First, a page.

Fahrenheit 451Book - 1982
"Fahrenheit 451-- the temperature at which book paper catches fire, and burns--"
Includes an afterword, coda, and interview with Ray Bradbury by Linda Del Rey
From Library Staff
Set in a bleak future where books are outlawed and destroyed by the government sanctioned Firemen. When one Fireman, Montag, begins to question what he’s been taught, he’s found out & must escape with his life! Classic science fiction novel by the author of the equally recommended The Marti... Read More »
It's a classic; talks about a future without books (heaven forbid) and it seems to be rewritten in many different ways to cover other current events. -- Roe D.
Uncanny prediction of the future, reading done in schools, opens up debates about today's society. Below is from the NYTimes:
Ray Bradbury, that lucky poet, wrote "Fahrenheit 451" in 1953, and yet it speaks directly to today. In terms of technology, Bradbury accurately extrapolated, fro... Read More »
> The book is very relevant today given how prescient is was about the evolution of communication technology & media / social media / commercialism - and autocracy
> It is accessible / not overwhelming (unlike my back-up recommendation: War & Peace)
> The book refl... Read More »
Guy Montag enjoyed his job. He had been a fireman for ten years, and he had never questioned the pleasure of the midnight runs nor the joy of watching pages consumed by flames ... never questioned anything until he met a seventeen-year-old girl who told him of past when people were not afraid. Th... Read More »
From the critics
QuotesAdd a Quote
And if it was not the three walls soon to be four walls and the dream complete, then it was the open car and Mildred driving a hundred miles an hour across town, he shouting at her and she shouting back and both trying to hear what was said, but hearing only the scream of the car. "At least keep it down to the minimum!" he yelled. "What?" she cried. "Keep it down to fifty-five, the minimum!" he shouted. "The what?" she shrieked. "Speed!" he shouted. And she pushed it up to one hundred and five miles an hour and tore the breath from his mouth.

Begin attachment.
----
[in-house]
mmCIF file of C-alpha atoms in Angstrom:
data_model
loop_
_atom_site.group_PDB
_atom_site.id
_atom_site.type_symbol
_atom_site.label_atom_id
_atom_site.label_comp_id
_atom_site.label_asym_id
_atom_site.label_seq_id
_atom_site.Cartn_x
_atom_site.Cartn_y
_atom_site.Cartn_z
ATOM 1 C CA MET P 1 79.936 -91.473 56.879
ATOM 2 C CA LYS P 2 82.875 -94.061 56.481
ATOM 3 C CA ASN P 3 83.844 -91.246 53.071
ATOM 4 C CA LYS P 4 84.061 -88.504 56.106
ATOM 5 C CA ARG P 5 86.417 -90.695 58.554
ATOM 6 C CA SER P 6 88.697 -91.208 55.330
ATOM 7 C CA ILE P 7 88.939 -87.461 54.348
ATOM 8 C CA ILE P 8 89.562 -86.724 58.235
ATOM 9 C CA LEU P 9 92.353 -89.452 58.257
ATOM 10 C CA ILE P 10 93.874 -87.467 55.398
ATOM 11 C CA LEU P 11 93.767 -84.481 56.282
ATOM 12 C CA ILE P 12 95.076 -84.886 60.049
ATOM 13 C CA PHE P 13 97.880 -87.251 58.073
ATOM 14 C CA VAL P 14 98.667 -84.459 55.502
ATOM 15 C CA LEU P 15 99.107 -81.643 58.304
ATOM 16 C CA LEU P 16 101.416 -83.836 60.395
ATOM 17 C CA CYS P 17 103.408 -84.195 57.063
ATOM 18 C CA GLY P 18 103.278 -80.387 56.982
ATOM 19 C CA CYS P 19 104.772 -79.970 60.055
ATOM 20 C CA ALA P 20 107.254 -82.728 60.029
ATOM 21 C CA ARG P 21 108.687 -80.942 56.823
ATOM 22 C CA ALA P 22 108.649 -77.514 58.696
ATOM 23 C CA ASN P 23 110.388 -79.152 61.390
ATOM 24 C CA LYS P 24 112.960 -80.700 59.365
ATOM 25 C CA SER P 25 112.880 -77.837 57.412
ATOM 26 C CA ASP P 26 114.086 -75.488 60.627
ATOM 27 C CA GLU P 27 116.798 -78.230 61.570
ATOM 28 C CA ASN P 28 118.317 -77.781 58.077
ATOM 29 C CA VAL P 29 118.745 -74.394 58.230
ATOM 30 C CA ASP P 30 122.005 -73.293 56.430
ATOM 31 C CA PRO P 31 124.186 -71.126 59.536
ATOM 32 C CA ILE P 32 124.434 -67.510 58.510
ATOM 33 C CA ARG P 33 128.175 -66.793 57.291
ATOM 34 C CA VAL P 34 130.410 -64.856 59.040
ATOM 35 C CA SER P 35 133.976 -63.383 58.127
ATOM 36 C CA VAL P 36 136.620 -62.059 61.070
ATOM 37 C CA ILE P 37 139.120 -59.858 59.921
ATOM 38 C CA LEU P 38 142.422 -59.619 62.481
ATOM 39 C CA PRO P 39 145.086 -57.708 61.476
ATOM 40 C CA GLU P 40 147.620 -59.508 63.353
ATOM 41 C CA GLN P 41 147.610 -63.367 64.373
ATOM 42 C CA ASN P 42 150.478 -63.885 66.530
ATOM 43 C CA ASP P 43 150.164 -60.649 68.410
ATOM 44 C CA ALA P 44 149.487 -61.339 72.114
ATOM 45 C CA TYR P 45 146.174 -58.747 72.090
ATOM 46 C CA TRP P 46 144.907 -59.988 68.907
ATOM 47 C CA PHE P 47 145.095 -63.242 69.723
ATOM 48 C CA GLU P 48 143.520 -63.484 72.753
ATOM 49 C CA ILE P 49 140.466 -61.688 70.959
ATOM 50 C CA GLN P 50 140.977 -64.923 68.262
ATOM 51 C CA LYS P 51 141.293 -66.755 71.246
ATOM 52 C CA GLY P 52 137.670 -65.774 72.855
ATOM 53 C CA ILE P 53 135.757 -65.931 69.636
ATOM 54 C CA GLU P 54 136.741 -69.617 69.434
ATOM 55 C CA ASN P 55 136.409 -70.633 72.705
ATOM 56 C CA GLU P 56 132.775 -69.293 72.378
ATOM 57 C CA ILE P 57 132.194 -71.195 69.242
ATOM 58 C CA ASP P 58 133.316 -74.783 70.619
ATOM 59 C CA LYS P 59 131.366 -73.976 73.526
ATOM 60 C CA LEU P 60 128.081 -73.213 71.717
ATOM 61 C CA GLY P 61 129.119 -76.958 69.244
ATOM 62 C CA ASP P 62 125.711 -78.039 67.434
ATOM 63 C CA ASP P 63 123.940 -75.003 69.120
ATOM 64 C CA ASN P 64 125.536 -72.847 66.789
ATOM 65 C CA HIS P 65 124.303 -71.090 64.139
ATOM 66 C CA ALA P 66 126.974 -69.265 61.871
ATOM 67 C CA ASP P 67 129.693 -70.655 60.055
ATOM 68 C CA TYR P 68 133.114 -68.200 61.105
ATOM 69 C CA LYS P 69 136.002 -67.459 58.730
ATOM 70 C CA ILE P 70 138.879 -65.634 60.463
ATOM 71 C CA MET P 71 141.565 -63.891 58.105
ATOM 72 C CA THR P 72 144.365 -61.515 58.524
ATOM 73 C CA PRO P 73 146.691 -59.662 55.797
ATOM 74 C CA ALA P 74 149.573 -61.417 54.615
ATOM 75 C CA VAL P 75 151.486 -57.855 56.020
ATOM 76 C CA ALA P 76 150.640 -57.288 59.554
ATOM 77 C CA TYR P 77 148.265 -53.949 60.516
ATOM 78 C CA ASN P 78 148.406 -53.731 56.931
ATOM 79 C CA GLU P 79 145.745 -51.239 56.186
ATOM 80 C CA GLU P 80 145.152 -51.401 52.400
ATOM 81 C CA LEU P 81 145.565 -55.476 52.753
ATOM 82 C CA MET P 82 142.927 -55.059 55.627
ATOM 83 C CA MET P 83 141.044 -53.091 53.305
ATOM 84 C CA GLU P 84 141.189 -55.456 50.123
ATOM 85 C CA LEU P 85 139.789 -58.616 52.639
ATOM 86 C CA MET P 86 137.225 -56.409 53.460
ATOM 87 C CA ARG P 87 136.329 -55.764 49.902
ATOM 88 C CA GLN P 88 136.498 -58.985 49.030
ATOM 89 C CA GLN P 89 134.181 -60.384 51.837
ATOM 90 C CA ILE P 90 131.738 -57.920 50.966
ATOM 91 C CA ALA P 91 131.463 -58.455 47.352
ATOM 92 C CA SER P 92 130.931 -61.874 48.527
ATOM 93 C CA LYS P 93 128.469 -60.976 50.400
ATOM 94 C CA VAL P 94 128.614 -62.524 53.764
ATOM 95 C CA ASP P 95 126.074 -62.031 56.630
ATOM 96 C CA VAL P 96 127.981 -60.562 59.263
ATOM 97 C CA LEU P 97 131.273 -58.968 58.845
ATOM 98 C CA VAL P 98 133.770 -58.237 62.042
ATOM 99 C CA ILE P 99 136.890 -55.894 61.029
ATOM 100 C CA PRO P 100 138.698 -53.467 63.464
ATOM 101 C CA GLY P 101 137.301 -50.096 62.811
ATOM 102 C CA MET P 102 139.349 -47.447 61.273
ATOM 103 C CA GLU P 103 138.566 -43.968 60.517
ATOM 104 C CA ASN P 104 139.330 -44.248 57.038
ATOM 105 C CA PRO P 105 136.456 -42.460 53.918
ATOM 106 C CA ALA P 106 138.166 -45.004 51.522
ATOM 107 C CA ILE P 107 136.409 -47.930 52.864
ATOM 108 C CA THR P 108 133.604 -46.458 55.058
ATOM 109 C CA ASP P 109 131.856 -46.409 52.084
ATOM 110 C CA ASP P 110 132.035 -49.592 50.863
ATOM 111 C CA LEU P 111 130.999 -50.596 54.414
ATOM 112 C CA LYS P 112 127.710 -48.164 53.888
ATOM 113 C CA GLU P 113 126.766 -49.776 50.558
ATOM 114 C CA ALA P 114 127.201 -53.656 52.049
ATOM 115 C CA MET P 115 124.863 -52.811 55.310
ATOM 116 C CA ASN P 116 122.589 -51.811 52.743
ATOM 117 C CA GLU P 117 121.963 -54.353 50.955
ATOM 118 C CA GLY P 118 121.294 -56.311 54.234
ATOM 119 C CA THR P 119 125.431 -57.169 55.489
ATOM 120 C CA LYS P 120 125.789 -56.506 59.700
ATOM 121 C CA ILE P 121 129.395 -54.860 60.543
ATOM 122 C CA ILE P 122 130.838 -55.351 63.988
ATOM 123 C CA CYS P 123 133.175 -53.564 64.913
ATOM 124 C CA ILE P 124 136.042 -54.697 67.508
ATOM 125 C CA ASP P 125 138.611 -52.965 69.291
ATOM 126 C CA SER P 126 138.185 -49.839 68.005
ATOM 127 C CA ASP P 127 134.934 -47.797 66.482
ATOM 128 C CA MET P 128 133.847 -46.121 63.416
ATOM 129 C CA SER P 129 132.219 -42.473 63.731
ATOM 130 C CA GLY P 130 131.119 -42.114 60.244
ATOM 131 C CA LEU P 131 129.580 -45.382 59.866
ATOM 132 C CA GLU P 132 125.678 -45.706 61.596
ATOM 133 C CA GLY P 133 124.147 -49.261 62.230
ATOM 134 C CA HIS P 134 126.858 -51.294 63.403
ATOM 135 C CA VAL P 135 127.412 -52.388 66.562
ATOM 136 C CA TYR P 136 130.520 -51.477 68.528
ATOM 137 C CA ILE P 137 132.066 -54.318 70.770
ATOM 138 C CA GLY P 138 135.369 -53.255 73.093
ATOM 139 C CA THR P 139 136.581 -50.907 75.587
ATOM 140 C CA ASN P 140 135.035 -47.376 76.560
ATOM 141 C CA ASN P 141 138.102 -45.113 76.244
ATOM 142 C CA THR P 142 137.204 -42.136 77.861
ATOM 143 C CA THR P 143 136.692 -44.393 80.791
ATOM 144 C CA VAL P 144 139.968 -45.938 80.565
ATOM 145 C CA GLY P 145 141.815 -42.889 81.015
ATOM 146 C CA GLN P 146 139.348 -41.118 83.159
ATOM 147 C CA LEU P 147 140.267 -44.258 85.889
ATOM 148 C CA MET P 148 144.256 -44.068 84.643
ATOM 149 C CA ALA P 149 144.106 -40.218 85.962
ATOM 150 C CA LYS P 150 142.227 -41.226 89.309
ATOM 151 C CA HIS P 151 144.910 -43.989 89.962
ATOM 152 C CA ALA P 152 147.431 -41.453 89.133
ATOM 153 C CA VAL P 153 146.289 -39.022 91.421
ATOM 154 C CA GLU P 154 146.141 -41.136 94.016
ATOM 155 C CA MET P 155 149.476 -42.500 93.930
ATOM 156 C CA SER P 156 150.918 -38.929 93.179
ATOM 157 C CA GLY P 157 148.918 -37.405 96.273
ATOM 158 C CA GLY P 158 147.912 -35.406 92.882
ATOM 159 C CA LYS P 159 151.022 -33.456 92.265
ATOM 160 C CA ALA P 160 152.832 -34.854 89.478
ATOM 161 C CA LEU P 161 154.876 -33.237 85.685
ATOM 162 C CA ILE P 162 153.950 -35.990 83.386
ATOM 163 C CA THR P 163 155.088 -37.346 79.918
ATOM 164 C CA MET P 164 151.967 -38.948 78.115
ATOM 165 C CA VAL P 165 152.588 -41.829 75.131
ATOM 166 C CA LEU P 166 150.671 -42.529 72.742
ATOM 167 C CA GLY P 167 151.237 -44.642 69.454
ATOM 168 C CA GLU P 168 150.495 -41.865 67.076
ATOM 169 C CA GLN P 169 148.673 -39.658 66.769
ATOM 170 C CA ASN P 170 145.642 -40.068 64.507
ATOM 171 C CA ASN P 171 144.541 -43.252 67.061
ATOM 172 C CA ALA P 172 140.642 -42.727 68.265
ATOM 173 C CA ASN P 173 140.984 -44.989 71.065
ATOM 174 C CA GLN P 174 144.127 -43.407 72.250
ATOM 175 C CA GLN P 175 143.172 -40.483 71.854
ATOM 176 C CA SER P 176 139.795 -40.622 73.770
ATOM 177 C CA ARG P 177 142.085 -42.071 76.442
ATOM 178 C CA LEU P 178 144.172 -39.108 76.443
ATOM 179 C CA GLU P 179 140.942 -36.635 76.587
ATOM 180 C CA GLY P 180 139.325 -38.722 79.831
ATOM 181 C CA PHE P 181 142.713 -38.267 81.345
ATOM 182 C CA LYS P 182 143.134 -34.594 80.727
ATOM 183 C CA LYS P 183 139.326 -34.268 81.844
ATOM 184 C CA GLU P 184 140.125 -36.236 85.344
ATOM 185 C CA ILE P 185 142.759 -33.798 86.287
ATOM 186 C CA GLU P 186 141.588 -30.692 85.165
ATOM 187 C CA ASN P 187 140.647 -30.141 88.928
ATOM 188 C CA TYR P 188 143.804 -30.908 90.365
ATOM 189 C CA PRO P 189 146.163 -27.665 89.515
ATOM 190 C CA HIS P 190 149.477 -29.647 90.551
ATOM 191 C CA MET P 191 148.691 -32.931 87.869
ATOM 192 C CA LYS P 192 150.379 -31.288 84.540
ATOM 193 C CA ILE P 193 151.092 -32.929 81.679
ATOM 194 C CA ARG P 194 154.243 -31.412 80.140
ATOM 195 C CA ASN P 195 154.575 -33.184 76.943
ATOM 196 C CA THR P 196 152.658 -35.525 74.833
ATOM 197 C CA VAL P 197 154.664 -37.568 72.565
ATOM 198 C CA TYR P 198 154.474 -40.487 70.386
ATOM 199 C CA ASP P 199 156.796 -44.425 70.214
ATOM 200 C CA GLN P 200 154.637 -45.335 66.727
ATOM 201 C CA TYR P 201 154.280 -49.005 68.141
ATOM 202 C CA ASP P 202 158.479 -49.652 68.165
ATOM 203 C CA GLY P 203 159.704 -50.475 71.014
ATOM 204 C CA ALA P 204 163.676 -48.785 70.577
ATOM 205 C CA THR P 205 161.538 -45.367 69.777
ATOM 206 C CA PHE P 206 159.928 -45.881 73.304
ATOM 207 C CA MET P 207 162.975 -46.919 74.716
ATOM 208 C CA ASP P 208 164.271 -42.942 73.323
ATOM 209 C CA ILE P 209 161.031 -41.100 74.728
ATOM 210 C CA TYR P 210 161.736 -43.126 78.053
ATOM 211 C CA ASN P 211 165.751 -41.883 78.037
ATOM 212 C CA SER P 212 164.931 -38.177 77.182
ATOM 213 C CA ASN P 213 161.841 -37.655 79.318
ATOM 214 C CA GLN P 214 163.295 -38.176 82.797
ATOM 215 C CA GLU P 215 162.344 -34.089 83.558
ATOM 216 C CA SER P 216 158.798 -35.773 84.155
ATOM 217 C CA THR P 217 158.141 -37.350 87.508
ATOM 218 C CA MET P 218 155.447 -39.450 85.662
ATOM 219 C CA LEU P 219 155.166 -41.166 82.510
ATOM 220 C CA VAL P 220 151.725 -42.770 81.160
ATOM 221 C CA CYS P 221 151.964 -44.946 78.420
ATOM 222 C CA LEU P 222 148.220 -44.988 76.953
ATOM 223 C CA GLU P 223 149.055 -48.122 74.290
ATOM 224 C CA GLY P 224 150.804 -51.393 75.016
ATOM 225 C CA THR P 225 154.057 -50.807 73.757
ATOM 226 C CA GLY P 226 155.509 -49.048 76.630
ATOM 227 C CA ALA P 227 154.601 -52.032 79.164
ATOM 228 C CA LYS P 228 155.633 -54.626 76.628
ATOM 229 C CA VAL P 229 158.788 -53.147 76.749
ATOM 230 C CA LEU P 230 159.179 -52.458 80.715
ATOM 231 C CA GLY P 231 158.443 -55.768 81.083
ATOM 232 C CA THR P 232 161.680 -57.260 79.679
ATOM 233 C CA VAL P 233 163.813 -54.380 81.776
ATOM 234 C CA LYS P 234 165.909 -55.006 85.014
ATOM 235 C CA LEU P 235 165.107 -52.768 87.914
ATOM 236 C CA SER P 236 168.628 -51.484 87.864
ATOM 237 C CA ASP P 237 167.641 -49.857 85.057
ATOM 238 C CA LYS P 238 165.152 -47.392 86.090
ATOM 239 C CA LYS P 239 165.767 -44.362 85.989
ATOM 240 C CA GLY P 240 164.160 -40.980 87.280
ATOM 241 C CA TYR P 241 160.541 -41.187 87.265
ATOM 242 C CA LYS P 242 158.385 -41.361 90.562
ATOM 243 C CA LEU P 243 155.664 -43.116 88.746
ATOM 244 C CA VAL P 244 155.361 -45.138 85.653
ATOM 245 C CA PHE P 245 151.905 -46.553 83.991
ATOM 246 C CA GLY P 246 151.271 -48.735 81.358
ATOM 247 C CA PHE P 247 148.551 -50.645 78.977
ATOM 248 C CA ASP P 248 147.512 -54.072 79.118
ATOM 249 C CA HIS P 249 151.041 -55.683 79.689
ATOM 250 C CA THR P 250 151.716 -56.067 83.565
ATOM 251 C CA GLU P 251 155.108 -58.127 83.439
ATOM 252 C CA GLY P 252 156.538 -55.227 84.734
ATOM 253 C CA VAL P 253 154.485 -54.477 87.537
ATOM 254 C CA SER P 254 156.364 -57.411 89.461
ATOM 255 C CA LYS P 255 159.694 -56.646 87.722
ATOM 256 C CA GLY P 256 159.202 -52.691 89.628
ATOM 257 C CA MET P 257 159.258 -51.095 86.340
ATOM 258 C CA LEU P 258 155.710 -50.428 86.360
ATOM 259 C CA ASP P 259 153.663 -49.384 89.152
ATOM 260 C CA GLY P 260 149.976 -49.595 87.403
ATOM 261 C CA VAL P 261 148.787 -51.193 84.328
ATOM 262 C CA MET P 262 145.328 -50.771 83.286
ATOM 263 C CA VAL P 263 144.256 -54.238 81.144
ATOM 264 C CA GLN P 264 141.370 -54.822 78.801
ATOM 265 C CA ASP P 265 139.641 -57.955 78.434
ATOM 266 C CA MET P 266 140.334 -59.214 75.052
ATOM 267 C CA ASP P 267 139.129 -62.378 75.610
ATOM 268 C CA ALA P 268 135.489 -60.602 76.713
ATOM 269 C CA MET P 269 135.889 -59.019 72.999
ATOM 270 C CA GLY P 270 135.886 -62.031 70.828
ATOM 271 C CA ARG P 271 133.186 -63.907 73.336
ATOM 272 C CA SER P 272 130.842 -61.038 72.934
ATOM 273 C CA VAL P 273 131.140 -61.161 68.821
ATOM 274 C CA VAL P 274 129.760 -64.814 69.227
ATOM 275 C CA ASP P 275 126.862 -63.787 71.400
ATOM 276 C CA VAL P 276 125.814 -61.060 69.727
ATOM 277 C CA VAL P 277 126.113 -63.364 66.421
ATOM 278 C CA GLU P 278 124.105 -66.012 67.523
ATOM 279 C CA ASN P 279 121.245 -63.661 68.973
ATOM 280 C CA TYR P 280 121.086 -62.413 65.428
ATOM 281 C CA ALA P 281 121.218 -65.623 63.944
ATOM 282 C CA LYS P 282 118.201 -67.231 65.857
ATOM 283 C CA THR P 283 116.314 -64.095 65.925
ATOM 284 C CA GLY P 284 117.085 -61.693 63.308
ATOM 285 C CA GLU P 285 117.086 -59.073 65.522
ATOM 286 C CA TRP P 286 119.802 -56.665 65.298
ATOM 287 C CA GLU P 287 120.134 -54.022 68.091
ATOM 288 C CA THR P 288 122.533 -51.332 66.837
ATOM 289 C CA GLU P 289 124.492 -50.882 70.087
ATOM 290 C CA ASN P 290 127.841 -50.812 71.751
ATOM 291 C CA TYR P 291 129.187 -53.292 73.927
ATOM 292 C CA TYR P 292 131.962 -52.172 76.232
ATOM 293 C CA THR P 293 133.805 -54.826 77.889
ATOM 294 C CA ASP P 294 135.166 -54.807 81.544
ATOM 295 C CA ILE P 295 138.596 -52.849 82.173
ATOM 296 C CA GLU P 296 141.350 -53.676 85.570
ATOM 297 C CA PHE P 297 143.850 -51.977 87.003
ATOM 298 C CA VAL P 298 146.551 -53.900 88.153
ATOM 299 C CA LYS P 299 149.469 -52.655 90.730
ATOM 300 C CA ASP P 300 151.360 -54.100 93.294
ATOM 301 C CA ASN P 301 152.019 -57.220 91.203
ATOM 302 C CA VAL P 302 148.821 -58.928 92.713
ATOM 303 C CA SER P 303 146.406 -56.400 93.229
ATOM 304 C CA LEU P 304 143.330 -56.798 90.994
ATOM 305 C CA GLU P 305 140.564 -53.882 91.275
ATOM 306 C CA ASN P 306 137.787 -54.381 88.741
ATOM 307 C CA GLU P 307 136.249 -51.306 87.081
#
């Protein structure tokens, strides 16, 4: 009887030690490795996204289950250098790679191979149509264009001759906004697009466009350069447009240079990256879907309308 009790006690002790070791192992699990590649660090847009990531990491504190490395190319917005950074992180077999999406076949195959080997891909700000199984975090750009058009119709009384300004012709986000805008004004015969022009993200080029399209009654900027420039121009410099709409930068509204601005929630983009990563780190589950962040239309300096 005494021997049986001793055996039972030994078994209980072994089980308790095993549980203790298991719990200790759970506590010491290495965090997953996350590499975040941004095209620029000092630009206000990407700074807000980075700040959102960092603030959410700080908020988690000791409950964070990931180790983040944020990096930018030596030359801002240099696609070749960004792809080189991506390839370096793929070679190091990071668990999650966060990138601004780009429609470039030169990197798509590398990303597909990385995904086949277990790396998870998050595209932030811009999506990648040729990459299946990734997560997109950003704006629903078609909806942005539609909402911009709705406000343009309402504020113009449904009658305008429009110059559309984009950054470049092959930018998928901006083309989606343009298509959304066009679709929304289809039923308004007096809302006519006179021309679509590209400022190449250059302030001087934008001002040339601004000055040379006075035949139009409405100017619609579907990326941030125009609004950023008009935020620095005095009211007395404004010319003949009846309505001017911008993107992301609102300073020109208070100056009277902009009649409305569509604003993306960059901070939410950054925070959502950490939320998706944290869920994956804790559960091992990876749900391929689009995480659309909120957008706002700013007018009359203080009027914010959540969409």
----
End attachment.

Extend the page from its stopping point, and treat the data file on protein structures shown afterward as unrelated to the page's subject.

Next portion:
"'I hate a Roman named Status Quo!'"
[Granger quoting his grandfather, to Montag.]
"… Books were only one type of receptacle where we stored a lot of things we were afraid we might forget. There is nothing magical in them, at all. The magic is only in what books say, how they stitched the patches of the universe together into one garment for us. …"
[Faber to Montag]
“Stuff your eyes with wonder, he said, live as if you'd drop dead in ten seconds...''
Montag hesitated. "What—was it always like this? The firehouse, our work? I mean, well, once upon a time. . . ."
"Once upon a time!" Beatty said. "What kind of talk is that?"
Fool, thought Montag to himself, you'll give it away. At the last fire, a book of fairy tales, he'd glanced at a single line. "I mean," he said, "in the old days..."
"'My grandfather ran off the V-2 rocket film a dozen times and then hoped that someday our cities would open up more and let the green and the land and the wilderness in more, to remind people that were alotted a little space on earth and that we survive in that wilderness that can take back what it has given, as easily as blowing its breath on us or sending the sea to tell us we are not so big. When we forget hoe close the wilderness is in the night, my grandpa said, someday it will come in and get us, for we will have forgotten how terrible ad real it can be.'"
"'I hate a Roman named Status Quo!' he said to me.' stuff your eyes with wonder,' he said,'live as if you'd drop dead in ten seconds. See the world. It's more fantastic than any dream made or paid for in factories. Ask no garantees, ask for no security, there never was such an animal. And if there was, it would be related to the great sloth which hangs upside down in atree all day every day, sleeping it's life away. To hell with that,' he said,'shake the tree and knock the great sloth down on his ass.'"
"Do your own bit of saving, and if you drown, at least die knowing you were headed for shore."
"Most of us can't rush around, talk to everyone, know all the cities of the world, we haven't time, money or that many friends. The things you're looking for, Montag, are in the world, but the only way the average chap will ever see ninety-nine percent of them is in a book."
AgeAdd Age Suitability
pink_dolphin_3025 thinks this title is suitable for 8 years and over
SummaryAdd a Summary
Guy Montag is a fireman. His job is to burn books, which are forbidden, being the source of all discord and unhappiness. Even so, Montag is unhappy; there is discord in his marriage.
In the future, books are illegal. With the profession of 'fireman', Montag is quite happy burning down homes and occasionally their owners as he and his team destroy books. But when his neighbour, a slender blonde of fifteen, plants the idea of a better society - one where books are legal - in his mind, his curiosity leads to his qeustioning their lifestyle.
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